1. Need for IV contrast. This is not usually an issue as we are mostly looking at middle aged (rather than elderly) patients. However it will sometimes be a factor (especially with increased rates of diabetes in this population)
  2. Increased radiation. A 2nd scan with contrast after an initial non-contrast scan. Again, this is probably not a huge problem in the middle aged, but will be important in younger patients.
  3. The biggest concern may be labelling 5% or so of patients as having an aneurysm. It is probably some patients will be made anxious about being told they have an aneurysm. This knowledge may have implications for certain occupations (e.g. pilots), and also for life insurance or travel insurance (given the “duty to disclose” obligations of these policies).

On balance, I suspect this is the way we will go. Patients want a quick answer with minimum short term risk and discomfort. Doctors want quick answers, and want to be safe from medico legal risk.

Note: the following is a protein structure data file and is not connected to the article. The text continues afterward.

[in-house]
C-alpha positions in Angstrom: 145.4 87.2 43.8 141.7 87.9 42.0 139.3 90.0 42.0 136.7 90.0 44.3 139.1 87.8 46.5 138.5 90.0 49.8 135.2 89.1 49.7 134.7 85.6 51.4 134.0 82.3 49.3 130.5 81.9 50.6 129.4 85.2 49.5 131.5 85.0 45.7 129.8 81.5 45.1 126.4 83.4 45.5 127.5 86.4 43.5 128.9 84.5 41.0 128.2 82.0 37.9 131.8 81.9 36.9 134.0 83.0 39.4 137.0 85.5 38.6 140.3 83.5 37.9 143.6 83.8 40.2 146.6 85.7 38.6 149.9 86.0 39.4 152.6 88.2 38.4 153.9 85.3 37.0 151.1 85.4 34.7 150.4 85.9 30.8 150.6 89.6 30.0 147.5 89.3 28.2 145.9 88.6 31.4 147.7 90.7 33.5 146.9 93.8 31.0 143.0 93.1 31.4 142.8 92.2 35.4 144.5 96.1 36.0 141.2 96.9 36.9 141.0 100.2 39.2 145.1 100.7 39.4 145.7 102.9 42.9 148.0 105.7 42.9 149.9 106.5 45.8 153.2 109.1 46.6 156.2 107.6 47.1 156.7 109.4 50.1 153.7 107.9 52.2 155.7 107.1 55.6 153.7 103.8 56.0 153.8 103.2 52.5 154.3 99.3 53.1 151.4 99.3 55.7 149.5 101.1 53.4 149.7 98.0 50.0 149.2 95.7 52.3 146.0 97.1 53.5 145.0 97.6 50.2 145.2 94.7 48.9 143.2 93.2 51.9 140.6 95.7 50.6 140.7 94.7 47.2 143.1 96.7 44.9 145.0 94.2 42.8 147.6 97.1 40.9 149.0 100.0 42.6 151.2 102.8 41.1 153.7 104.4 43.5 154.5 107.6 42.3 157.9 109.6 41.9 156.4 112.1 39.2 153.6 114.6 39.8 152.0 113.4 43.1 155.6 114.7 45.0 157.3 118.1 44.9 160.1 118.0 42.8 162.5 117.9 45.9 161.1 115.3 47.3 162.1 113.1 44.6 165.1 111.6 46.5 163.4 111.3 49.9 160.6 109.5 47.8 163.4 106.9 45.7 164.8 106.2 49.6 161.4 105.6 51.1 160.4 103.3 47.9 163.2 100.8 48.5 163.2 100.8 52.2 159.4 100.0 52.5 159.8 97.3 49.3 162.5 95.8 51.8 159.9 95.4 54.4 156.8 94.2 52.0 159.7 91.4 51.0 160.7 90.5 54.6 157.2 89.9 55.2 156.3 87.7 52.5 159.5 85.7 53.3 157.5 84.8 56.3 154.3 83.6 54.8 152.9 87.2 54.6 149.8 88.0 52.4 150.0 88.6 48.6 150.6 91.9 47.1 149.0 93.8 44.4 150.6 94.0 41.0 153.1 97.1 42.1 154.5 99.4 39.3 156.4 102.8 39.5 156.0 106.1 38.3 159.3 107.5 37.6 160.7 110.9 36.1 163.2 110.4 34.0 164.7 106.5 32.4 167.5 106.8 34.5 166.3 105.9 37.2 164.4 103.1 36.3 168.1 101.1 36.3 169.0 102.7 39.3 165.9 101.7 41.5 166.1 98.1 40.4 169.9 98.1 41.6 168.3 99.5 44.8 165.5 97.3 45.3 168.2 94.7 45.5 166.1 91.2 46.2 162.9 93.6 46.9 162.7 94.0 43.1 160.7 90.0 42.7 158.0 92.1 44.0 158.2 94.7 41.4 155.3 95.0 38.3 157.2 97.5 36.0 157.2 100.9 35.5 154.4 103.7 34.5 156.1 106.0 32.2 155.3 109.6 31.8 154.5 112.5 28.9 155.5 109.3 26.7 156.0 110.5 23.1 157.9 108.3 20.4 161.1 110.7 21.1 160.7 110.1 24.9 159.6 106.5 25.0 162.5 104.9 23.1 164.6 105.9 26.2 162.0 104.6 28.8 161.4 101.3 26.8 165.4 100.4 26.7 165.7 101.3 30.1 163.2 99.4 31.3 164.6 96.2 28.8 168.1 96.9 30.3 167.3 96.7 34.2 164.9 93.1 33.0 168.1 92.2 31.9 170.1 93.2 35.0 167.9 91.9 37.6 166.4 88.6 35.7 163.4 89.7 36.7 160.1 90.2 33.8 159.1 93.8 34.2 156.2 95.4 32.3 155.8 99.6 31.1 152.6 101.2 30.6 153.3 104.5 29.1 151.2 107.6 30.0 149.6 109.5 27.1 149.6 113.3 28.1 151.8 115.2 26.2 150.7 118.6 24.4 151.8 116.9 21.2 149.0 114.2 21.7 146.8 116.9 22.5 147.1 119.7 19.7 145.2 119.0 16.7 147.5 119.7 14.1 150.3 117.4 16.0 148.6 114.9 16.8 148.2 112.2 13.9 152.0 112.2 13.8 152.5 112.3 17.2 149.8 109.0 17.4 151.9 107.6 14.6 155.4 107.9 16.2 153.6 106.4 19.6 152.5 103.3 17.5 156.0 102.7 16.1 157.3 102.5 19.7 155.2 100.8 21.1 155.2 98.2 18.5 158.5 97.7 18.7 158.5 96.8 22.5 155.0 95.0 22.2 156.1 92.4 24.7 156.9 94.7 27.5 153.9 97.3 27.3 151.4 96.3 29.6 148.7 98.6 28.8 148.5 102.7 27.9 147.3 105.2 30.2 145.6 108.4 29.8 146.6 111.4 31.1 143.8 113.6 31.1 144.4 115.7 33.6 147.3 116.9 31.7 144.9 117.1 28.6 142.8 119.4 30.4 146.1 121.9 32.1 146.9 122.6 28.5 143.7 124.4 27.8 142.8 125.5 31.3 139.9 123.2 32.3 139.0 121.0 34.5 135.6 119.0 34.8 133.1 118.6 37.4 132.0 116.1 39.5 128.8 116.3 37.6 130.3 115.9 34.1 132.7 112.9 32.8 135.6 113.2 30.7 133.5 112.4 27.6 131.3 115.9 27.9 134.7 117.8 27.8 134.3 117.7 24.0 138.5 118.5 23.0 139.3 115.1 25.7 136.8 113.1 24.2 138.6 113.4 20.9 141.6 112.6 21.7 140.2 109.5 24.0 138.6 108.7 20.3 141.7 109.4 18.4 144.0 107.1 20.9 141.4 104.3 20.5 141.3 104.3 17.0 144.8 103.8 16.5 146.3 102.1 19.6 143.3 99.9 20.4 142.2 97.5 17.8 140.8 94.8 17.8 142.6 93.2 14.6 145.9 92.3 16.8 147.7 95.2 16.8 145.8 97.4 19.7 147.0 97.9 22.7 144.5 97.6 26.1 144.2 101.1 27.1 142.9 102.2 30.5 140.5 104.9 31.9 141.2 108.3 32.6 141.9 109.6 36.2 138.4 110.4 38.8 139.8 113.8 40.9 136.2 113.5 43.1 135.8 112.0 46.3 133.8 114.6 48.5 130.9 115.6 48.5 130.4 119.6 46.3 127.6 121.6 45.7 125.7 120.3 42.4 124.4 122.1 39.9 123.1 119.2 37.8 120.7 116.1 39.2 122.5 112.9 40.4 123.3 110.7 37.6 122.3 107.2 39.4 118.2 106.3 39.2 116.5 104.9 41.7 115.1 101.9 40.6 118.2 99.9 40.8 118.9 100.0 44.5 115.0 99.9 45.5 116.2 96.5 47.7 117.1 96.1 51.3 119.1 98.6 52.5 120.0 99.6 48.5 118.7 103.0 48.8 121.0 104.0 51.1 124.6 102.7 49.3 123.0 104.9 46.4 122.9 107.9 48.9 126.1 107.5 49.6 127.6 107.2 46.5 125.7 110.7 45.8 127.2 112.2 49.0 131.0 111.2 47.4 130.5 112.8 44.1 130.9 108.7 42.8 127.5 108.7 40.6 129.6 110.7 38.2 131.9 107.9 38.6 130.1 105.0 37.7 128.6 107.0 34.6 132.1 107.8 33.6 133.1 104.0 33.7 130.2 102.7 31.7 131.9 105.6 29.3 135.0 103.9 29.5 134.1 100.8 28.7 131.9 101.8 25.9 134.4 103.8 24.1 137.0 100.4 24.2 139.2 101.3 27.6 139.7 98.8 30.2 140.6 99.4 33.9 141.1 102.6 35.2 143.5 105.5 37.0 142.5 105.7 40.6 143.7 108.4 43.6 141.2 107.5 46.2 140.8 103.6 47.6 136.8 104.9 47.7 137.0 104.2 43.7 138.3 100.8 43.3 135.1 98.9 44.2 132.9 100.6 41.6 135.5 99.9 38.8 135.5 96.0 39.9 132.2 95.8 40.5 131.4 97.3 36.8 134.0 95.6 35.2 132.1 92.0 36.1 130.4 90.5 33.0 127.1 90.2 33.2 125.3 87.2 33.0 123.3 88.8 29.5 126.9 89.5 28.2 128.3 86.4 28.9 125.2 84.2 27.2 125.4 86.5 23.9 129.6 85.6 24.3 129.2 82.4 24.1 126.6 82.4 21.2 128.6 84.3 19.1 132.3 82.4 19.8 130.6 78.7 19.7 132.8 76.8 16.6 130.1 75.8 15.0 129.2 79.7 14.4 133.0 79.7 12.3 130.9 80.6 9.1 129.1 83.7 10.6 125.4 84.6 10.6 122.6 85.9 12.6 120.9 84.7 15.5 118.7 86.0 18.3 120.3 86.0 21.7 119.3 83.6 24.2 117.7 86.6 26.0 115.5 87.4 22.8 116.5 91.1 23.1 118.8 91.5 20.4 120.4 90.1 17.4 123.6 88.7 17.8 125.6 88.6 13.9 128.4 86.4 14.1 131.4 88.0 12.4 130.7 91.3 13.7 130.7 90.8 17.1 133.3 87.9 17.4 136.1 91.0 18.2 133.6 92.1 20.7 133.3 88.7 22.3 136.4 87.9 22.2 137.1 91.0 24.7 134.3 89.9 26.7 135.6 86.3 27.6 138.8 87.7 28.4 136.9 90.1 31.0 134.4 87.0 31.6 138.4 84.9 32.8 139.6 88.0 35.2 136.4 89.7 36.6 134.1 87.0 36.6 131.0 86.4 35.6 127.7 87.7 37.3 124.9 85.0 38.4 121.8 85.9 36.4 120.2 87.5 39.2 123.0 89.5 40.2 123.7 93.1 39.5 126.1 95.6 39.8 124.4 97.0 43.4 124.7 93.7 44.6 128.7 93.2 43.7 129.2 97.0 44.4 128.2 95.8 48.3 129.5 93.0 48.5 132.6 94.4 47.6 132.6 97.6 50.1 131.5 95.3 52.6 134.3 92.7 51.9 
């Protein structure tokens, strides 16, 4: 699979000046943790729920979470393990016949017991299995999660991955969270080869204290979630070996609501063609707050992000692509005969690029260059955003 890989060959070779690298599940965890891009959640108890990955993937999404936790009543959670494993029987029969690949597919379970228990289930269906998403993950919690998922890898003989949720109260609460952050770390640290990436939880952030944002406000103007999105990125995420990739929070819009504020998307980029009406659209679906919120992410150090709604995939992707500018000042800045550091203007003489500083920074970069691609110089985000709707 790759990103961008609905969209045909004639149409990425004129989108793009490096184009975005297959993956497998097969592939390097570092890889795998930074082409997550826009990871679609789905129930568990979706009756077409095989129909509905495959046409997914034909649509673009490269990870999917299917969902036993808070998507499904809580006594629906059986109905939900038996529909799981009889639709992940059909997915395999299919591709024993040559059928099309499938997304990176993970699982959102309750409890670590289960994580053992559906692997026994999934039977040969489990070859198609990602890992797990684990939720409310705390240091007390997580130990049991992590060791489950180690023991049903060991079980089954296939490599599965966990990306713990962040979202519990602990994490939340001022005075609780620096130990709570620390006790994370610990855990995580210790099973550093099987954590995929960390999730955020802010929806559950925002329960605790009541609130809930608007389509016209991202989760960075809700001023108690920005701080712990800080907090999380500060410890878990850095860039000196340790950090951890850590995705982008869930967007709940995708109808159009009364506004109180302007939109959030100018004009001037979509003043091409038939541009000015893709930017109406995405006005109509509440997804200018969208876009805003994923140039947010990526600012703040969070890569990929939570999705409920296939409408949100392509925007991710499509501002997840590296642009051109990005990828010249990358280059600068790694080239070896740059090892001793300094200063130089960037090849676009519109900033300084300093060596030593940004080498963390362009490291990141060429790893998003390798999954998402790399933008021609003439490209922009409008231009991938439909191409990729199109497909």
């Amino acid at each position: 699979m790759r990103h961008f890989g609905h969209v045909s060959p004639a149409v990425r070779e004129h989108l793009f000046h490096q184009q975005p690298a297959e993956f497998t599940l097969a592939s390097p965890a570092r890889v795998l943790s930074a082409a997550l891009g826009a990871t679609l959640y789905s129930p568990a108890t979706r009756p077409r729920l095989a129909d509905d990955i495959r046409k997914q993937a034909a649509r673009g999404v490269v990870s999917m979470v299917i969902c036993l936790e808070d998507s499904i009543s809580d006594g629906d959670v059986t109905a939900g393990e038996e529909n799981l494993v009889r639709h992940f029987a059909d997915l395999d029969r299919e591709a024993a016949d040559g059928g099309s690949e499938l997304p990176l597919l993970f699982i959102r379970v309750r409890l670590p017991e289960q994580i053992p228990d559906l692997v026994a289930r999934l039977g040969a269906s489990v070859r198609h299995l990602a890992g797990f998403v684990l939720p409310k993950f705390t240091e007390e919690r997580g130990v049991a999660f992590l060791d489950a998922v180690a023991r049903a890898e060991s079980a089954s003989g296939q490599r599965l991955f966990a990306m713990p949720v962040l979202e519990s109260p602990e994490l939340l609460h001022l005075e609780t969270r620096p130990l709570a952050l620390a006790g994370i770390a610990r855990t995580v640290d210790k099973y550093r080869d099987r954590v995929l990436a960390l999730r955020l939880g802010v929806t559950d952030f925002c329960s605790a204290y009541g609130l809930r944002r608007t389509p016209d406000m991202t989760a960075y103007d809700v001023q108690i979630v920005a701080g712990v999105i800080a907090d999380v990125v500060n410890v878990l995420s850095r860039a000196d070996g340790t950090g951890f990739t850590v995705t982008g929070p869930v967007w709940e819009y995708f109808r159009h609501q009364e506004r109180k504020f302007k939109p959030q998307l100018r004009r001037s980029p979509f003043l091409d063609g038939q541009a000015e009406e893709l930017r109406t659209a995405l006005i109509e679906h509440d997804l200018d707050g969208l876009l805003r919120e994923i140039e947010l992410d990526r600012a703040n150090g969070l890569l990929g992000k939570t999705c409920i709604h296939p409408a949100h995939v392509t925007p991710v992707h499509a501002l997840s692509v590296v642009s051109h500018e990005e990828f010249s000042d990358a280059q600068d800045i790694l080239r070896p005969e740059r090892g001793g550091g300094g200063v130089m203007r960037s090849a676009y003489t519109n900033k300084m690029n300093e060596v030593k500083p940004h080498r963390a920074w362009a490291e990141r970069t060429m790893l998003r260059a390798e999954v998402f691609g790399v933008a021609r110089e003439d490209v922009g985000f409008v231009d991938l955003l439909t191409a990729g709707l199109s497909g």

With ongoing advances in CT, with increased availability of MRI and MRA, with EDs struggling with increased patient numbers, and with the increasing need to sort things out as efficiently as possible, I think all the drivers will push this in one direction only.

To people with a different view about this, I offer the following 5 letters. CT KUB.

Dr Steve Walker, Staff Specialist, Nepean Emergency Department.



Quite a few months back I was supervising a registrar intubating a patient using the C-MAC. The patient was a middle aged male who had a decreased conscious state following an OD. Apart from being somewhat overweight, there were no predictors of a difficult intubation.

Preparation and pre-oxygenation were all standard. However intubation was initially unsuccessful. The C-MAC screen showed a good (great) view of the larynx, but the registrar was unable to bring the tip of the tube into the field of view, and the tube passed down the esophagus each time it was (blindly) advanced. Attempts to intubate were ceased after the patient began to desaturate. He was easily ventilated with a bag and mask, his saturations promptly normalized, and there was no adverse outcome. So no real problem. I subsequently intubated the patient with a conventional laryngoscope, which provided a grade 1 view.